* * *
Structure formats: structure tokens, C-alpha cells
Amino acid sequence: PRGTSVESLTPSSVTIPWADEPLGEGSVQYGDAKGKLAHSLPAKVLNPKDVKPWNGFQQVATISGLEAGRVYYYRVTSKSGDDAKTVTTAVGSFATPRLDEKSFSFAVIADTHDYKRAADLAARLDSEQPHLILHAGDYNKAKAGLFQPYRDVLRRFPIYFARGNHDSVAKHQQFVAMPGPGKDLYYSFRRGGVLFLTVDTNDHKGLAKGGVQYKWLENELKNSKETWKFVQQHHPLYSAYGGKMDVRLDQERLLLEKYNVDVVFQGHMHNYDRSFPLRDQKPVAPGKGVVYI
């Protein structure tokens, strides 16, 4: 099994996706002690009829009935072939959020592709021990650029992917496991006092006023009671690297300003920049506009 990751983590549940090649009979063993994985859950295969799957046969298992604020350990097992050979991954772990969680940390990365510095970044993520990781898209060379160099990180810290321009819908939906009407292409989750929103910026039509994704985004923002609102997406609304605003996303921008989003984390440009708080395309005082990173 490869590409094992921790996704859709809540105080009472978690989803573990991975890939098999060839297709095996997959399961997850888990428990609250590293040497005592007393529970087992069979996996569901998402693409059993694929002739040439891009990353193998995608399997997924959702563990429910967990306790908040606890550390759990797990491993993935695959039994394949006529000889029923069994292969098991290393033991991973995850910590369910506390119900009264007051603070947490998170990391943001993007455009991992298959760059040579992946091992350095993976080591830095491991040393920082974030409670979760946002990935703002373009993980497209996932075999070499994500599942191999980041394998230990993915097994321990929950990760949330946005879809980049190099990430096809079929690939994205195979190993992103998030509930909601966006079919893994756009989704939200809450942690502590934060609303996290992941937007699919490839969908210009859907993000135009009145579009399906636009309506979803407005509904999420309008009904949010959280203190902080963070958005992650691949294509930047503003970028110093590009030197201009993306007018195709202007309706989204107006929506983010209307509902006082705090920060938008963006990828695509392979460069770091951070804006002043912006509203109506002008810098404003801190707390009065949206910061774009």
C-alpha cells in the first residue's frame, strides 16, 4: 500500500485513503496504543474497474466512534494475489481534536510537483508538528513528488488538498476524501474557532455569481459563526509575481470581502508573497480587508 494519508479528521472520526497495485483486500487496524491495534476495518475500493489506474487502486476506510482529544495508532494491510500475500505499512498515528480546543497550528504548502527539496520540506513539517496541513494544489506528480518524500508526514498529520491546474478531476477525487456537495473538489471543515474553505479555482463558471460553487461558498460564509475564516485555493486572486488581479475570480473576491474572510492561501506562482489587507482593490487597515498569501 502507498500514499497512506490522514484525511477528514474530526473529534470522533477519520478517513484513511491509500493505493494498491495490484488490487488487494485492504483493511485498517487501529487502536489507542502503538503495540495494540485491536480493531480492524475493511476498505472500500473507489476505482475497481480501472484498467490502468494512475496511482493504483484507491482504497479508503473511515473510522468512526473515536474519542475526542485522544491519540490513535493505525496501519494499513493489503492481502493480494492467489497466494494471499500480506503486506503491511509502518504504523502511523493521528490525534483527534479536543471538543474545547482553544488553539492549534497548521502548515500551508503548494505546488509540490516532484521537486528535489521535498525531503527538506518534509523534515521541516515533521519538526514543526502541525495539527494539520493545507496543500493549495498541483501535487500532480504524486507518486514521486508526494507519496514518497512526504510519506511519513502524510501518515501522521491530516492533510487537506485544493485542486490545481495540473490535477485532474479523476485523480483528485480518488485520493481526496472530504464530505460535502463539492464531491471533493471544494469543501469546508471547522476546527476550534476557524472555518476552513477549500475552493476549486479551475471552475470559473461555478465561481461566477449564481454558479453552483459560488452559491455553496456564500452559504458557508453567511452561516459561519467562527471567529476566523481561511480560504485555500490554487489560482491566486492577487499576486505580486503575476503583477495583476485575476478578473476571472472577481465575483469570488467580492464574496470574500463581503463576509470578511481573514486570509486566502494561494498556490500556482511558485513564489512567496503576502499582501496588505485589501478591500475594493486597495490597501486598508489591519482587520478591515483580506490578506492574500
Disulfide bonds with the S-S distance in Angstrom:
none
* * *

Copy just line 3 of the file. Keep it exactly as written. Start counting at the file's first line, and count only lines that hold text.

């Protein structure tokens, strides 16, 4: 099994996706002690009829009935072939959020592709021990650029992917496991006092006023009671690297300003920049506009 990751983590549940090649009979063993994985859950295969799957046969298992604020350990097992050979991954772990969680940390990365510095970044993520990781898209060379160099990180810290321009819908939906009407292409989750929103910026039509994704985004923002609102997406609304605003996303921008989003984390440009708080395309005082990173 490869590409094992921790996704859709809540105080009472978690989803573990991975890939098999060839297709095996997959399961997850888990428990609250590293040497005592007393529970087992069979996996569901998402693409059993694929002739040439891009990353193998995608399997997924959702563990429910967990306790908040606890550390759990797990491993993935695959039994394949006529000889029923069994292969098991290393033991991973995850910590369910506390119900009264007051603070947490998170990391943001993007455009991992298959760059040579992946091992350095993976080591830095491991040393920082974030409670979760946002990935703002373009993980497209996932075999070499994500599942191999980041394998230990993915097994321990929950990760949330946005879809980049190099990430096809079929690939994205195979190993992103998030509930909601966006079919893994756009989704939200809450942690502590934060609303996290992941937007699919490839969908210009859907993000135009009145579009399906636009309506979803407005509904999420309008009904949010959280203190902080963070958005992650691949294509930047503003970028110093590009030197201009993306007018195709202007309706989204107006929506983010209307509902006082705090920060938008963006990828695509392979460069770091951070804006002043912006509203109506002008810098404003801190707390009065949206910061774009």